Upping the ante in the Alpine festival stakes...

Rise, in its second year, has upped the ante in the Alpine festival stakes. The brains behind the event have worked out exactly what was needed to improve upon last year, and - sure enough - smashed it. ‘Party On Top Of The World’ is the mantra of the festival, and at 3,600 metres, we know we’ve arrived at a unique party location.

Since last year’s debut, the festival organisers have doubled ticket sales to over 3,000 attendees, and the fact they are now hosting the likes of Hospitality and Rinse is testament to how fast they have grown.

From the top of the slopes to the bottom, we see a mix of festival-goers young and old, all with a shared passion for the extreme. The usually quiet town of Les Deux Alpes has become awash with party seekers, brought together by a line up crossing electronic music genres. Huge names from the UK grime and bass scenes such as Novelist and Faze Miyake are sharing stages with the likes of Metrik and London Elektricity.

For people used to the grungy, mud, Carling-sodden pits of Reading, the picturesque mountains that surround L2A are breathtaking. The pride and joy of the festival is the Pano Bar, a bar and stage with stunning 360-degree views across the snowy peaks. Open from 1-5pm each day, this particular high altitude watering hole plays host to the likes of Jackmaster, Axel Boman and Amy Becker. Axel and Jack play a b2b set laying down tunes like Dominica’s ‘Gotta Let You Go’ and Axel's own ‘ABBA 002’, the perfect tonic to a day slip and sliding down the mountains.

The biggest draw up to Pano Bar was always going to be So Solid Crew. Especially given the fact that fourteen of them would be there, including Romeo and Lisa Mafia. ‘21 Seconds’ was obviously what the crowd was waiting for, and all the alpine ravers, young and old, go suitably insane.

Though it's Rise’s first major headliner, Sigma (live) that's getting most airtime on the mountains. Sharing chairlifts with guys and girls from up and down the country, the vibe we repeatedly get is that “Sigma are gonna smash it, mate”. These are the young D&B heads to keep an eye on, who have come to see one of the hottest acts the genre currently has to offer. After a slow start at the main stage, the group gradually raise the party levels before ending with big hitters ‘Changing’, ‘Higher’ and ‘Nobody To Love’.

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We can’t neglect to mention Ms. Dynamite, and her support set to Sigma. Given that she is only scheduled to play for half an hour, we all thought it would be a brief, nostalgic (and possibly forgettable) set. Oh, how wrong we were. She teases the crowd, opening with 'Dy-Na-Mi-Tee' going against all expectation. What follows is some old-skool, hardcore grime and garage with a seemingly rejuvenated Dynamite so into it she ends up losing her voice.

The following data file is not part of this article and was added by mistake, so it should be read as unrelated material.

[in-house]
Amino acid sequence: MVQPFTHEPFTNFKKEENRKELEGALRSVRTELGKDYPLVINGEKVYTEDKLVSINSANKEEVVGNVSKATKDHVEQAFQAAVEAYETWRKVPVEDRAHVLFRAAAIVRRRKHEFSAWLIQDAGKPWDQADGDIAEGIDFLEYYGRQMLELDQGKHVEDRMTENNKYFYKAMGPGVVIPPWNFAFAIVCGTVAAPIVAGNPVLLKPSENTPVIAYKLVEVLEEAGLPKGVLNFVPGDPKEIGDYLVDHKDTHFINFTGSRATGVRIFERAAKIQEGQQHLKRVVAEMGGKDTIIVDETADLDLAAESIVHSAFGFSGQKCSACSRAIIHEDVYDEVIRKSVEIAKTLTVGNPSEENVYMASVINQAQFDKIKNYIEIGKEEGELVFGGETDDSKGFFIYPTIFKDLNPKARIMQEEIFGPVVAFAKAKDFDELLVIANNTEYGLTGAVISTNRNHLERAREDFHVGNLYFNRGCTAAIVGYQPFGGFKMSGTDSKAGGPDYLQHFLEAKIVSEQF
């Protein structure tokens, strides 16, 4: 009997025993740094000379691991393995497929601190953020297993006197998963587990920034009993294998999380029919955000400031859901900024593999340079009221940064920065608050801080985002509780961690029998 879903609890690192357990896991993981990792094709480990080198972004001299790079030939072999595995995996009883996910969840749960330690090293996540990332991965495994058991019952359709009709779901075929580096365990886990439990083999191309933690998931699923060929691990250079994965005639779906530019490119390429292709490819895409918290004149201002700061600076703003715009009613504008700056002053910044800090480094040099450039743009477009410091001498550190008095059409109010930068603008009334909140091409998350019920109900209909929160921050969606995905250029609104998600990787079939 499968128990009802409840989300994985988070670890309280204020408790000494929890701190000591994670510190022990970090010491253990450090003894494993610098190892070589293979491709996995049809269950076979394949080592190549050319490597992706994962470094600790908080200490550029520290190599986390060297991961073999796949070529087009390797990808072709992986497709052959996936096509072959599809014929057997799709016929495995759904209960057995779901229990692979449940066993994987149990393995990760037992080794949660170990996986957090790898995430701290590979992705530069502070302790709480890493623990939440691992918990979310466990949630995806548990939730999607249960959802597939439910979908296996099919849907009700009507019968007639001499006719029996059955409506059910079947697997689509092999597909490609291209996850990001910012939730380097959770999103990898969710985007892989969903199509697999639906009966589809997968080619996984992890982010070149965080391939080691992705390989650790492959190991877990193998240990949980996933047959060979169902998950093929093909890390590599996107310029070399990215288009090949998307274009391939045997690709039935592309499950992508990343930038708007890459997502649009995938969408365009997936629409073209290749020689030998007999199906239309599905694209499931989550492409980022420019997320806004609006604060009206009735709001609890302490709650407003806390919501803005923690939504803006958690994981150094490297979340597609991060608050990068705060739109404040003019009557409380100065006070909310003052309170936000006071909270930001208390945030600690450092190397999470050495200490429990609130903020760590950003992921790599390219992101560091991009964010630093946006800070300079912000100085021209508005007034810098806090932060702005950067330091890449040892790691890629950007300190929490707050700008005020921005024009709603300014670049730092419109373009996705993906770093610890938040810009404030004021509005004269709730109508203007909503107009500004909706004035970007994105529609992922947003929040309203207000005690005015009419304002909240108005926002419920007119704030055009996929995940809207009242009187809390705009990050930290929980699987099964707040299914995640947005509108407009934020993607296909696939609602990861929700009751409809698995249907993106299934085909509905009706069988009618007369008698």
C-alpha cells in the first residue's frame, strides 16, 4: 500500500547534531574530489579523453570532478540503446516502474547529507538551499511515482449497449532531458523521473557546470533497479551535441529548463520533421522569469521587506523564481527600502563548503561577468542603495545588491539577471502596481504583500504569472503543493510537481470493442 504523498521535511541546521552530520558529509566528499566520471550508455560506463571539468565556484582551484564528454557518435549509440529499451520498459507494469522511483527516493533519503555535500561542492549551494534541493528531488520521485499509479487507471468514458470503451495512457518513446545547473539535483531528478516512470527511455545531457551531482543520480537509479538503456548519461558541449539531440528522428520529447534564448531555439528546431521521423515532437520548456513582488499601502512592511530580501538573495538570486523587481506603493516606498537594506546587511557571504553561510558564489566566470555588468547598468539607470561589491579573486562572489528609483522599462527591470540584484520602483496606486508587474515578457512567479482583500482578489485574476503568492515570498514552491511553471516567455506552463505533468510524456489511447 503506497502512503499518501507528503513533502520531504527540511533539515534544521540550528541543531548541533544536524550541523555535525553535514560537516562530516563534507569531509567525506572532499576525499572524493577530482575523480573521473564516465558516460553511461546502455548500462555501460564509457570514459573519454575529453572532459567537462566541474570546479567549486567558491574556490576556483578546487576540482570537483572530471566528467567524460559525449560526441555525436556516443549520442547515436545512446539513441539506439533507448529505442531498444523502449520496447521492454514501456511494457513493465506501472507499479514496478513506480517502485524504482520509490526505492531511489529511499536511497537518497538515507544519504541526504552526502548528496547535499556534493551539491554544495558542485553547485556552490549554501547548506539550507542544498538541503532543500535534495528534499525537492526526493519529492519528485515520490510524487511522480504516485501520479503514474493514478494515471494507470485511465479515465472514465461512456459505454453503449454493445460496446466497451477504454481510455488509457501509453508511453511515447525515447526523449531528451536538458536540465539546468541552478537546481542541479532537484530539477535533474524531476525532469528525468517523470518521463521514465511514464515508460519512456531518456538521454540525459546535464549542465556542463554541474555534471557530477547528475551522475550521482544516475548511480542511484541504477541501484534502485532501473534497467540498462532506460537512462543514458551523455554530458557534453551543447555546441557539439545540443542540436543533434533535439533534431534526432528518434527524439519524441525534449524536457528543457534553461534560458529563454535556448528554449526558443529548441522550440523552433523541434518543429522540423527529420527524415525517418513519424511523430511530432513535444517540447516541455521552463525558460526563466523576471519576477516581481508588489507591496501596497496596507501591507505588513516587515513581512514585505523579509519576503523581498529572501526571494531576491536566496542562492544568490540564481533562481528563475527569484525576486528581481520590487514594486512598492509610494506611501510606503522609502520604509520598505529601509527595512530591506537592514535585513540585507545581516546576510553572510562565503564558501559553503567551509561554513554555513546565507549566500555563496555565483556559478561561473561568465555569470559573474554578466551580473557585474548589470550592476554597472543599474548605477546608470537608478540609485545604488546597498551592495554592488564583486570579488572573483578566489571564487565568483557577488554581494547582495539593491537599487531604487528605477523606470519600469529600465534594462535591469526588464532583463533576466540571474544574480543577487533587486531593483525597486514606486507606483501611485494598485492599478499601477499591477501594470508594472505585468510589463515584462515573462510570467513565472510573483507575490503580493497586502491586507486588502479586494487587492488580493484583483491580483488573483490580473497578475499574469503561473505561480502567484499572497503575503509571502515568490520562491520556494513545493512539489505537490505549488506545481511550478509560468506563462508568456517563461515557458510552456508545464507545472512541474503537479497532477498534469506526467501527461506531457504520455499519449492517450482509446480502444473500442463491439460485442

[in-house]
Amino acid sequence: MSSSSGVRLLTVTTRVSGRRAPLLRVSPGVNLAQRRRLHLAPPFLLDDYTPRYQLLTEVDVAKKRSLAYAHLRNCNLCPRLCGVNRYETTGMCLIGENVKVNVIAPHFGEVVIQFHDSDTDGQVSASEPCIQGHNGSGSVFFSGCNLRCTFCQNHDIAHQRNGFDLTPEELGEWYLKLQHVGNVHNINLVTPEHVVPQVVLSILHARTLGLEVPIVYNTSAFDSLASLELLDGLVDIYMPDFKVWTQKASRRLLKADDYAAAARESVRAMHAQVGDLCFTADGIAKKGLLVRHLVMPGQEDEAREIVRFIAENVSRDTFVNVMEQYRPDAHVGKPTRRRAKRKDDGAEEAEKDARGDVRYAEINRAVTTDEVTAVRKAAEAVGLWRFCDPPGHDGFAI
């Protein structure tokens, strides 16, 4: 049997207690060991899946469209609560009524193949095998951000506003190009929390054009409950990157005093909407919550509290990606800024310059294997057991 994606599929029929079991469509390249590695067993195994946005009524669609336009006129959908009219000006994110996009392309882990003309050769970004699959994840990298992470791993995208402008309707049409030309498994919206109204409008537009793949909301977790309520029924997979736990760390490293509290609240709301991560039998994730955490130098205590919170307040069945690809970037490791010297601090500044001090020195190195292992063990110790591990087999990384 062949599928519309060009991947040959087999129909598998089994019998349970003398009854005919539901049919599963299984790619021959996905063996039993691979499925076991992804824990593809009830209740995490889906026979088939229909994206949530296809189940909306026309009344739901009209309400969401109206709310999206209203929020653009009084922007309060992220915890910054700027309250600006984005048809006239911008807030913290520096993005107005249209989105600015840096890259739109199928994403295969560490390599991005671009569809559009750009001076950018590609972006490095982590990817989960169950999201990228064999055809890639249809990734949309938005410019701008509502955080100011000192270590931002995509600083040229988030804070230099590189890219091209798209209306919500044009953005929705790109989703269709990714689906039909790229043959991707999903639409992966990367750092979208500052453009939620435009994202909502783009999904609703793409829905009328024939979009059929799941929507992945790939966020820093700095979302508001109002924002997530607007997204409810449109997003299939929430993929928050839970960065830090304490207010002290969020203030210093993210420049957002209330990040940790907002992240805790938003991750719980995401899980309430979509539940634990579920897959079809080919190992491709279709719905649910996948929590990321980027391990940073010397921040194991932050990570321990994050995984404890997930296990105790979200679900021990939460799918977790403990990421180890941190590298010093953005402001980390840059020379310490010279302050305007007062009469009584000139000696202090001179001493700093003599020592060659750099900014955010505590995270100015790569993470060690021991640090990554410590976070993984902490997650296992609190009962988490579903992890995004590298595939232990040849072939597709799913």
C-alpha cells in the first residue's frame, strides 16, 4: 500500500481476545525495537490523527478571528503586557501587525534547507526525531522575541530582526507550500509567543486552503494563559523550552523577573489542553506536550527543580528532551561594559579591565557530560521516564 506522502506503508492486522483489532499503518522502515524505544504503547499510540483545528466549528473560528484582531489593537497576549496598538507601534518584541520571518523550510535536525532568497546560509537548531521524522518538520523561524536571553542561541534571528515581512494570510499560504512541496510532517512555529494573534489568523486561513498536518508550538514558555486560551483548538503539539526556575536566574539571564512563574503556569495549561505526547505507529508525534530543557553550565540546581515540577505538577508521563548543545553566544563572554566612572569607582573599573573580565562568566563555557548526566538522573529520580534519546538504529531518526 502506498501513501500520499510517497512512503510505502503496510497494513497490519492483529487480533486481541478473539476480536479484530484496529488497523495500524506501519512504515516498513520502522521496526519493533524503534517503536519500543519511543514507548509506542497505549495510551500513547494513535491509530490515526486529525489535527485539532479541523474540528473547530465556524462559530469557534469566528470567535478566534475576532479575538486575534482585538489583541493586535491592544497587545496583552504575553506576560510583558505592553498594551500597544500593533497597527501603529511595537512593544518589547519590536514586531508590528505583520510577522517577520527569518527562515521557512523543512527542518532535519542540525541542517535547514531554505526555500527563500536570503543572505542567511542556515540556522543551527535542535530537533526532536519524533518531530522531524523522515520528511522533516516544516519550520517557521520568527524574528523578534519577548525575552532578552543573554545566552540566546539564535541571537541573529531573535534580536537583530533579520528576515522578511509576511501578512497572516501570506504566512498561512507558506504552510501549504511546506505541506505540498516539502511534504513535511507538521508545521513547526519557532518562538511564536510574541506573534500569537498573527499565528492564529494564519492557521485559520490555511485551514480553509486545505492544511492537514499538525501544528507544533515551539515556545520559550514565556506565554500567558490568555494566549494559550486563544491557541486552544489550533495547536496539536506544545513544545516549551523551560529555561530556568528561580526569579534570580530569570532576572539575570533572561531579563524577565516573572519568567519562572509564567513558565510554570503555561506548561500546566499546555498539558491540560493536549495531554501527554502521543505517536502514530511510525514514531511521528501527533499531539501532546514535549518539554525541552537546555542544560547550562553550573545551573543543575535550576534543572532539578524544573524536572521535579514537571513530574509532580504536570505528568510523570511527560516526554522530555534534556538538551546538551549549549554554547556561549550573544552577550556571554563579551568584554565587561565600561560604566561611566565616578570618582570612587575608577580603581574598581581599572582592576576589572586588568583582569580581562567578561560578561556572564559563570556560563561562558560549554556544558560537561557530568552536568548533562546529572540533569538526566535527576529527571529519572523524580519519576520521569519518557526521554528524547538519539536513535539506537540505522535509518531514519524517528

Jackmaster and Skream then play b2b at the cavernous W.A.R Arena the following night. While Sigma are arguably a more accessible headliner, these two play their unique and sometimes unpredictable brand of house and tech right through until 2am. At this point, the two of them end with that wedding classic, ‘Zorba The Greek’. Everyone knows the tune, and you can imagine the scene, so we don’t need to describe the moment any further.

Rise is one of those inclusive festivals, without agenda, small enough that party-goers and performers get to mingle as one - if we can say that without coming across too naff. The best example of this has to be when Novelist boards down the mountain in a peach coloured onesie straight into the Pano Bar DJ booth and proceeds to tear it up in front of a frenzied crowd.

Rise throws the almost customary festival ‘secret party’ on its last night, although this was rather more special than the kind of ‘secret’ party you might expect. After a 2km trek up the mountain, led by glow sticks, we and 300 others arrive at a little starlit grotto with open fires and a BBQ with tunes coming from Triple Cooked star Jamie Thompson, as well as a set coming from the old school collection of Tango Williams. Not to be forgotten, Cirque du Soul also weigh in with their share of house, garage and all-round party beats.

There’s no doubting Rise is a festival on the up for three reasons. In 2015 they nailed their target market (students), growing in presence and increasing ticket sales, and plans to expand beyond that market next year. This year they nailed a slamming line up, crossing and blending electronic genres – and we know they have already started making bookings for next year. Lastly, and most simply, they have one of the most stunning festival locations in Europe, and with a glacier at the top, skiing is guaranteed all year round.

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Words: Milo Wasserman

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